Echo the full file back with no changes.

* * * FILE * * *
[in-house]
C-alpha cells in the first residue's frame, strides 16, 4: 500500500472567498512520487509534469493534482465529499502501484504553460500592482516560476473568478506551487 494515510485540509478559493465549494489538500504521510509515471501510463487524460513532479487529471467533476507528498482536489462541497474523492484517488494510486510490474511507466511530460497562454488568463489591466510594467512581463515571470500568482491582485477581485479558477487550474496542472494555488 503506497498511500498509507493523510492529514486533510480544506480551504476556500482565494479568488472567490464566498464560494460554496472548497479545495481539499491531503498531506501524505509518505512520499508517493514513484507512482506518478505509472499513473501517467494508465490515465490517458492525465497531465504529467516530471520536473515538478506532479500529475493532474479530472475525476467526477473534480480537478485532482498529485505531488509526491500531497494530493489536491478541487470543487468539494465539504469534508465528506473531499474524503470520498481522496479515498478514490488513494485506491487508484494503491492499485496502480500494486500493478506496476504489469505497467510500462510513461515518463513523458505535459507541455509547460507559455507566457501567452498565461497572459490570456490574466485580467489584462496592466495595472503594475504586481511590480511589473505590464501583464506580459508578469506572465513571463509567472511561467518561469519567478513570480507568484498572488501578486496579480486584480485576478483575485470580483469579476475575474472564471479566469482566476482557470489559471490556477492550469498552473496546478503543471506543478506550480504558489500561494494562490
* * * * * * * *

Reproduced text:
[in-house]
C-alpha cells in the first residue's frame, strides 16, 4: 500500500472567498512520487509534469493534482465529499502501484504553460500592482516560476473568478506551487 494515510485540509478559493465549494489538500504521510509515471501510463487524460513532479487529471467533476507528498482536489462541497474523492484517488494510486510490474511507466511530460497562454488568463489591466510594467512581463515571470500568482491582485477581485479558477487550474496542472494555488 503506497498511500498509507493523510492529514486533510480544506480551504476556500482565494479568488472567490464566498464560494460554496472548497479545495481539499491531503498531506501524505509518505512520499508517493514513484507512482506518478505509472499513473501517467494508465490515465490517458492525465497531465504529467516530471520536473515538478506532479500529475493532474479530472475525476467526477473534480480537478485532482498529485505531488509526491500531497494530493489536491478541487470543487468539494465539504469534508465528506473531499474524503470520498481522496479515498478514490488513494485506491487508484494503491492499485496502480500494486500493478506496476504489469505497467510500462510513461515518463513523458505535459507541455509547460507559455507566457501567452498565461497572459490570456490574466485580467489584462496592466495595472503594475504586481511590480511589473505590464501583464506580459508578469506572465513571463509567472511561467518561469519567478513570480507568484498572488501578486496579480486584480485576478483575485470580483469579476475575474472564471479566469482566476482557470489559471490556477492550469498552473496546478503543471506543478506550480504558489500561494494562490